CHINA> Profiles
Life is a battlefield
By Liu Wei (China Daily)
Updated: 2009-04-23 10:01

Wu Zongwei works in a government intelligence department and knows how to get ahead. His boss has told him and his colleagues to watch television.

Not any TV show, of course, but Lurk (Qianfu), which is set in 1945, the year China won the War of Resistance Against Japanese Aggression and fell into a four-year civil war between the Communists and Kuomintang. The show only hit the small screen recently but is already a smash hit, especially among younger viewers.

Life is a battlefield

Wu became a fan after watching it by chance and soon found his boss and colleagues were also tuning in. His boss suggested that anyone who had not seen the show tune in right away.

"My boss told us to learn from the main character's devotion to faith," says Wu. "Yu Zecheng, the protagonist, survives in a dangerous environment largely thanks to his strong faith, which provokes his wisdom and courage."

Saleswoman Yu Hong, 29, is also a Lurk devotee. Her boss has asked all the staff to watch and learn from the spy thriller.

"He told us to observe our rivals, clients and environment, and to note details like a spy," Yu says. "He says the business world is like a battlefield."

Yu is a streetwise Communist agent planted in a Kuomintang secret spy organization. He uses his wits to exploit his colleagues' conflicts, quickly becomes his boss's favorite and gets much useful inside information.

The 30-episode series has been the talk of the town since first screening in late March. Its premiere had an audience rating of 8.01 percent in Beijing TV, the highest first-day rating of any TV series broadcast by the network.

Most interest concerns the show's office politics.

Netizens summarized the 10 dos and don'ts that they think have helped the main character to be a winner in the office.

The 10 must-dos include being low-key, loyal to your boss and neutral when your colleagues clash.

Among the 10 don'ts were telling office workers not to show off their talent and complaining about their colleagues behind their back.

A netizen wrote: "We should work and live like Yu Zecheng. We young people are impulsive and do not pay enough attention to human relations, which is a big weakness."

Mainstream media such as and launched regular reports on discussions the show inspires among white-collar workers.

He Dong, a TV host for Hong Kong-based Phoenix TV and culture critic, wrote in his blog: "Those who hope to come out on top in their jobs should watch the show again and again. It shows in great detail strategies for how to behave, such as when to accept things going against you, wait for the right time to act and when to fight back.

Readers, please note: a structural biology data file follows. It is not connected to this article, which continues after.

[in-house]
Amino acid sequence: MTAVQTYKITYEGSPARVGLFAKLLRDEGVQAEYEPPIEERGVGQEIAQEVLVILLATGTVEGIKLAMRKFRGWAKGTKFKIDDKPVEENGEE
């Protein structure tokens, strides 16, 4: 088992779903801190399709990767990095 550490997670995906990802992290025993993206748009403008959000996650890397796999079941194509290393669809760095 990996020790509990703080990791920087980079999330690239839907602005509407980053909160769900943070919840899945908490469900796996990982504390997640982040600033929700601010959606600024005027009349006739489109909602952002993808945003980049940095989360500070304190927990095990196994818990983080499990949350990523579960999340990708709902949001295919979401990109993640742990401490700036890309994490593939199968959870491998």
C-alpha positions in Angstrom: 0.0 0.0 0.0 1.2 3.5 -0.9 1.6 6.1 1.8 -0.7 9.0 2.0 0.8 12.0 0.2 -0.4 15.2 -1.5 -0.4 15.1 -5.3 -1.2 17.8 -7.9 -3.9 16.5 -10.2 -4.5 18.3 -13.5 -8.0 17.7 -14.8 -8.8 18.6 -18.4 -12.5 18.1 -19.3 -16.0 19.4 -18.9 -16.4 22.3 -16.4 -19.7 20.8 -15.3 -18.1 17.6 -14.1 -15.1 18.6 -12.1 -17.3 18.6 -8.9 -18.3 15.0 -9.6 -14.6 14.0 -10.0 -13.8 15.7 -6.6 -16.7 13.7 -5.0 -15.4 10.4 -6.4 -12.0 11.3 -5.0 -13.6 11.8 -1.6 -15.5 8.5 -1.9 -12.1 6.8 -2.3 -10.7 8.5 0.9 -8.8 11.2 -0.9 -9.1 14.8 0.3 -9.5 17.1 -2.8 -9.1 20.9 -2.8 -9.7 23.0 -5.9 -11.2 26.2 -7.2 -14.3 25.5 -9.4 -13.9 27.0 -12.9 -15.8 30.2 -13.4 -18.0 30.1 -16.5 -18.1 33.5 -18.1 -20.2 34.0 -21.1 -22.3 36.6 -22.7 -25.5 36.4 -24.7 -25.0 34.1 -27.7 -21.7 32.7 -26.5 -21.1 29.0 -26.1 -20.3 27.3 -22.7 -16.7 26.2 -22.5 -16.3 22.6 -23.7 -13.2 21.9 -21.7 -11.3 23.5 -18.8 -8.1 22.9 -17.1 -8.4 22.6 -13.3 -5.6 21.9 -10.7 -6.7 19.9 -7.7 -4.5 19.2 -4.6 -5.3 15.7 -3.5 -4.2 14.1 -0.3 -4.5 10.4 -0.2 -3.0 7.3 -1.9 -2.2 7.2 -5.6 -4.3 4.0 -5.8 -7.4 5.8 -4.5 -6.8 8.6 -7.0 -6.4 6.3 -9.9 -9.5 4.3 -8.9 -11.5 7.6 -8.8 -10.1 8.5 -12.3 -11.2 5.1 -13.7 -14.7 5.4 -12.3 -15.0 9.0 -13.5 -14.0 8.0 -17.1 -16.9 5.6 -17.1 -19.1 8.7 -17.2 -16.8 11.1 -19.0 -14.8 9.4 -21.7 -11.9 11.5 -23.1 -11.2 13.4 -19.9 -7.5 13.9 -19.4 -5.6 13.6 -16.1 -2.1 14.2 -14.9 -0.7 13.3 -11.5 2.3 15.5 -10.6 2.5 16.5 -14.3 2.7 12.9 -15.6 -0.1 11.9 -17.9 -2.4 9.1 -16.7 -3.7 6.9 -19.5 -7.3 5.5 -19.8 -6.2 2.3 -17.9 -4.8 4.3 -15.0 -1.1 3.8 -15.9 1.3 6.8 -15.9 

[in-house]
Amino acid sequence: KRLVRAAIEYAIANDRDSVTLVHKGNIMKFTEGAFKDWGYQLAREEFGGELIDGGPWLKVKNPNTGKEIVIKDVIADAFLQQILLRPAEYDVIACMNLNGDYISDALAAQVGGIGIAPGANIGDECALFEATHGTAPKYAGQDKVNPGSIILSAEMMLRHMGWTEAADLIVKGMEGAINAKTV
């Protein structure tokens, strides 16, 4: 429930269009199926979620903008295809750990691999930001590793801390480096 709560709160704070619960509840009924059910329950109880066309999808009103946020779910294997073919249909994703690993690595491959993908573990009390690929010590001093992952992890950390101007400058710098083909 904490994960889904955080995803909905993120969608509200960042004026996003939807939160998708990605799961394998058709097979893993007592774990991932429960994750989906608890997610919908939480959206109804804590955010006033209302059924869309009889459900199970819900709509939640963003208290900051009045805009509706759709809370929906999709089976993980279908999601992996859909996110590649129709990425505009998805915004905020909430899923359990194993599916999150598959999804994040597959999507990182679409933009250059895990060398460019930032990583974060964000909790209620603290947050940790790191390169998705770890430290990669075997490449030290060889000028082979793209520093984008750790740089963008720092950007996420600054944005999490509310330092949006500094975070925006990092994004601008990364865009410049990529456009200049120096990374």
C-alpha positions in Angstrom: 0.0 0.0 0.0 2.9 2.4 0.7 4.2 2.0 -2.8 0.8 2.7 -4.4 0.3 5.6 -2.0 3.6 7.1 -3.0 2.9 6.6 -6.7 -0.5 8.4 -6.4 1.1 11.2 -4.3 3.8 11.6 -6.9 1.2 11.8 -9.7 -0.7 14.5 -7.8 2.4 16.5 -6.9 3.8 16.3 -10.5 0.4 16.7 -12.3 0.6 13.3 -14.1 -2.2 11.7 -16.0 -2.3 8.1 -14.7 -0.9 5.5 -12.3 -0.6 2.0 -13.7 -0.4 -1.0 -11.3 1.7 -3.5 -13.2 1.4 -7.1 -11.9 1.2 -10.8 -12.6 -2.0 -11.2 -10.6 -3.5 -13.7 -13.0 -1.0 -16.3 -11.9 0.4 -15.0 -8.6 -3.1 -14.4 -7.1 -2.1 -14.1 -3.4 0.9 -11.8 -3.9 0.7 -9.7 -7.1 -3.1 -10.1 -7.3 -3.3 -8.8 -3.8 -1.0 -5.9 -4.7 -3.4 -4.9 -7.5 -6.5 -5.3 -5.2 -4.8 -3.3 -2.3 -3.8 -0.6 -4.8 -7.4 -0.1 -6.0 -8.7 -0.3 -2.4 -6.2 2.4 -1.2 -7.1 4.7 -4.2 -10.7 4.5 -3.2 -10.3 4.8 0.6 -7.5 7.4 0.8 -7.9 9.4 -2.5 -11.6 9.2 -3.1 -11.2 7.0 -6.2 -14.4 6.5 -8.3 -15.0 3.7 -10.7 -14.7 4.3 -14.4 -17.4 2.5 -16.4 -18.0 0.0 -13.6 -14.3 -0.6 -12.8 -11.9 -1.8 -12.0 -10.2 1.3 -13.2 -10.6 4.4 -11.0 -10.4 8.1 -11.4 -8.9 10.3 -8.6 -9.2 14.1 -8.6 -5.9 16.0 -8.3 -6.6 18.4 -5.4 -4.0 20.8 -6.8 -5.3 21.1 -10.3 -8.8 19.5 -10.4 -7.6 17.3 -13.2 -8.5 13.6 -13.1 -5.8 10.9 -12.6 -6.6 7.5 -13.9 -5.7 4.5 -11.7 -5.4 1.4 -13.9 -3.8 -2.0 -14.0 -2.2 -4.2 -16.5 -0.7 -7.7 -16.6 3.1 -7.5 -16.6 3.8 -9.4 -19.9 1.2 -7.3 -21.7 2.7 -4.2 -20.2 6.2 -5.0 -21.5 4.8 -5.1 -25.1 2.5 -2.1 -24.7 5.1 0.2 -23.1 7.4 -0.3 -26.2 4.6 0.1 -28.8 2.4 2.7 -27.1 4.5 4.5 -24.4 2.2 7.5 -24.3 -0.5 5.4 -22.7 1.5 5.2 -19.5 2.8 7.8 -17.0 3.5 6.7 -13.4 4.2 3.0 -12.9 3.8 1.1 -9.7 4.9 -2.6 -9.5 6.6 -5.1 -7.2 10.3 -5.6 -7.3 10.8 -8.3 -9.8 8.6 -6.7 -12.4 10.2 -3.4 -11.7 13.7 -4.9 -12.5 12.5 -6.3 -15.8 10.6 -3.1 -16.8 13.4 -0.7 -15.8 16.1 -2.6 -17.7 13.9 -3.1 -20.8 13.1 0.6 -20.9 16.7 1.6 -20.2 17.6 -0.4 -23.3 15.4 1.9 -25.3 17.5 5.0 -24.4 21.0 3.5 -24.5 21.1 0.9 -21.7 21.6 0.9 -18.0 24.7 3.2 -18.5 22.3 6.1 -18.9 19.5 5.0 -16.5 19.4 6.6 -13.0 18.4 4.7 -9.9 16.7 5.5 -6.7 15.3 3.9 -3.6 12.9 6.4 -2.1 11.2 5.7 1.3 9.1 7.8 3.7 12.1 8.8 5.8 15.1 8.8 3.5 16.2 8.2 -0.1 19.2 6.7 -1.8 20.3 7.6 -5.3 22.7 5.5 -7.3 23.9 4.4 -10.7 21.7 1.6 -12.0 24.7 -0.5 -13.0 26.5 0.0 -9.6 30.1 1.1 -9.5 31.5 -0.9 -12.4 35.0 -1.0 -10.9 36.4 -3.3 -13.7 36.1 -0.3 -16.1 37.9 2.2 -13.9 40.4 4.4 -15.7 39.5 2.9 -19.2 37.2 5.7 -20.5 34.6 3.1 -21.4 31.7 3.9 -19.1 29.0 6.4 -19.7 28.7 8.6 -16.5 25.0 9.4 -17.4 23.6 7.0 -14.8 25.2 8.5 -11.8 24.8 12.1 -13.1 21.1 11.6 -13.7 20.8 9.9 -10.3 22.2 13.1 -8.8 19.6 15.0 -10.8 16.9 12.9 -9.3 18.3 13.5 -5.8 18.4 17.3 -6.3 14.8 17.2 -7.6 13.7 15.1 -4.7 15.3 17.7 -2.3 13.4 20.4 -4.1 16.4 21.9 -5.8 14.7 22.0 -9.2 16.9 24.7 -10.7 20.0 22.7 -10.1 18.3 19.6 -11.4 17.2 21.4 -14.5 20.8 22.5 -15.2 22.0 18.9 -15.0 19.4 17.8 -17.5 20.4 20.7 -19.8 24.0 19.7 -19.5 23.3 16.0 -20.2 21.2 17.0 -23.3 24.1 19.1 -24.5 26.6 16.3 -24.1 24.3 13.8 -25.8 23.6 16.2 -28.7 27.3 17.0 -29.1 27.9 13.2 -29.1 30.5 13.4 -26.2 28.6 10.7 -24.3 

"The show is popular because it resonates with real-life situations. Every role can be related to one's own boss or colleagues."

Chen Ning, a senior consultant at, a job website, thinks that the "guidelines" offered by netizens and in the media are useful because success in a company is largely attributed to high social skills.

Scriptwriter Jiang Wei has been taken aback by the huge stir the show has caused among young office workers and admits he hadn't been alluding to today's society when he wrote the script.

"Young people know little about the history I was writing about, so they tend to relate the story to an environment they are familiar with - that is quite understandable," Jiang told the Shanghai Youth Daily. "For people to create office strategies from the script was something I never expected."

Wu Jing, associate professor in Peking University's Communications department, attributes the show's success to the media's preoccupation with young people's opinions.

"The media likes to find potentially popular issues on the Internet involving young people, especially because young white-collar workers express their opinions there," says Wu. "Through the media, their ideas grow into a bigger topic, which in return creates more intense discussions."

Wu thinks that office politics is definitely not the only thing the show's viewers focus on.

"Some other TV-watching groups, such as old people or blue-collars may be more interested in the funny husband-wife relations between Yu and his fake wife, a covert agent, too. But their opinion has less chances to be captured by media or magnified to be an issue."

She also admits that the fact that China has been a country paying great attention to human relations adds to the show's popularity.

"The connections, or guanxi among people has long been a favored topic among Chinese," she says. "Remove the historical background, and the show is about how a person makes use of various human relations to achieve his goal. This kind of story, if logically and finely narrated, of course will create a stir among Chinese viewers."